This week, we read from the very end of the book of Deuteronomy, the potion called Zot HaBrachah – this is the blessing. This portion often gets short shrift as it is read during our Simchat Torah celebration along with the first lines of the book of Genesis; as we both end and begin the Torah Cycle reading once again.
It is an interesting portion in itself: Moses’ last words to the people before his death. Our reading begins: This is the blessing with which Moses, the man of God, bade the Israelites farewell before he died. (Deut. 33:1) Moses knows the end is near; and it seems that he wants to make an impression on those who have come to hear his message. The midrash imagines him saying,
[I know I will die soon…but] Wait until I bless Israel. All my life, they have had no pleasant experiences with me, for I constantly rebuked them and admonished them not to fear God and fulfill the commandments. I do not wish to leave this world before I have blessed them. (Legends of the Jews by Louis Ginzburg, Vol. III, p. 452)
Moses doesn’t want the people to remember him only as the unbending disciplinarian upholding correct behavior and thought. He wants to be remembered as kind, compassionate, understanding and capable of delivering words of blessing. However, as much as he wants to speak words of blessing, soon after he begins to speak, the focus of the text shifts to a third person narrative and we are left wondering who exactly is speaking. The text says: When Moses charged us with the Teaching as the heritage of the congregation of Jacob. (Deut. 33:4). The commentators wonder who ‘us’ is…..the men? The women? All of the people of Israel? Only those present? All who are yet to come?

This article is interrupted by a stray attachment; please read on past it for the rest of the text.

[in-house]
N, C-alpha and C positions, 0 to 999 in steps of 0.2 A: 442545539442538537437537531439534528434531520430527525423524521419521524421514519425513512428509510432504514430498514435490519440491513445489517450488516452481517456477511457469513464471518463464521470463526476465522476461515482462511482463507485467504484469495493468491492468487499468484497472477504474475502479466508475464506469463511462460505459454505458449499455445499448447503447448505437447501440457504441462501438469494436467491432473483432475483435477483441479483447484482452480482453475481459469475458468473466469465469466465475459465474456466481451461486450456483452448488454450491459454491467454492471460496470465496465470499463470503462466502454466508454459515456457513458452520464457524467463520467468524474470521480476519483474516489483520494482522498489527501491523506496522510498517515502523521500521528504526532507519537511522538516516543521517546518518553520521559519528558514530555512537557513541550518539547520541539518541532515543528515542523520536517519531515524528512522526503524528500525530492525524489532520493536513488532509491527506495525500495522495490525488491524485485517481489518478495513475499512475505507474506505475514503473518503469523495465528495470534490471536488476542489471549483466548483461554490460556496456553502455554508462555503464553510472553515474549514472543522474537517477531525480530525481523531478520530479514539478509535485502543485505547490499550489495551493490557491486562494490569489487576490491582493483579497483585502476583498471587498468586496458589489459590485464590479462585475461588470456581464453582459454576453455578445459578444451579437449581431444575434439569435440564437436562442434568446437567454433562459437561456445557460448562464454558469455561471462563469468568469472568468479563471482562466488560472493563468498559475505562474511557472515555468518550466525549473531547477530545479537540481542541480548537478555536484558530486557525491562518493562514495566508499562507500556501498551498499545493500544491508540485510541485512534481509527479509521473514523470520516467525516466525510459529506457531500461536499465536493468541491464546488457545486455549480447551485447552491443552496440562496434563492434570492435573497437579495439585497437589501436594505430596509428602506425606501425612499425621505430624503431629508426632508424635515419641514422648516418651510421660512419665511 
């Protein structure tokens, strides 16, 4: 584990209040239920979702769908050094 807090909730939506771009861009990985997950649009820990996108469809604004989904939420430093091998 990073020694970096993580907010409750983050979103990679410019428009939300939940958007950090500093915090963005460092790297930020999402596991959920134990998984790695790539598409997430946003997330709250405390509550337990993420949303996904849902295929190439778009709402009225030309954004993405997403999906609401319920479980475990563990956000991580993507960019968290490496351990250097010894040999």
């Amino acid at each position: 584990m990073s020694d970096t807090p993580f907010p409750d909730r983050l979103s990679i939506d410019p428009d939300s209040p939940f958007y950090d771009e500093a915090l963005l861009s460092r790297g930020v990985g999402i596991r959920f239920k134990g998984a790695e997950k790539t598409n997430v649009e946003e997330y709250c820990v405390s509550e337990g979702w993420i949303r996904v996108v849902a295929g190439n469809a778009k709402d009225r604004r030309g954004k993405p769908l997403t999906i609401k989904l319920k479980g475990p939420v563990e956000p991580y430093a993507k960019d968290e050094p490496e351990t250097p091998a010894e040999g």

Ramban, a 13th century Spanish commentator draws our attention to the second half of the verse noting that it says the congregation of Jacob, instead of the House of Jacob. The reason? Many will join Jacob in the generations to come. Each will receive his spiritual heritage as they become a part of the people of Israel. The community will be richer because of its diversity. So too with us. Just like the biblical community, ours is one made up of some born into Judaism, some who have chosen Judaism, and some who are exploring where they fit. Thus, these words are meant for everyone; we are all a part of the ‘congregation of Jacob.’ The words of blessing are for us all.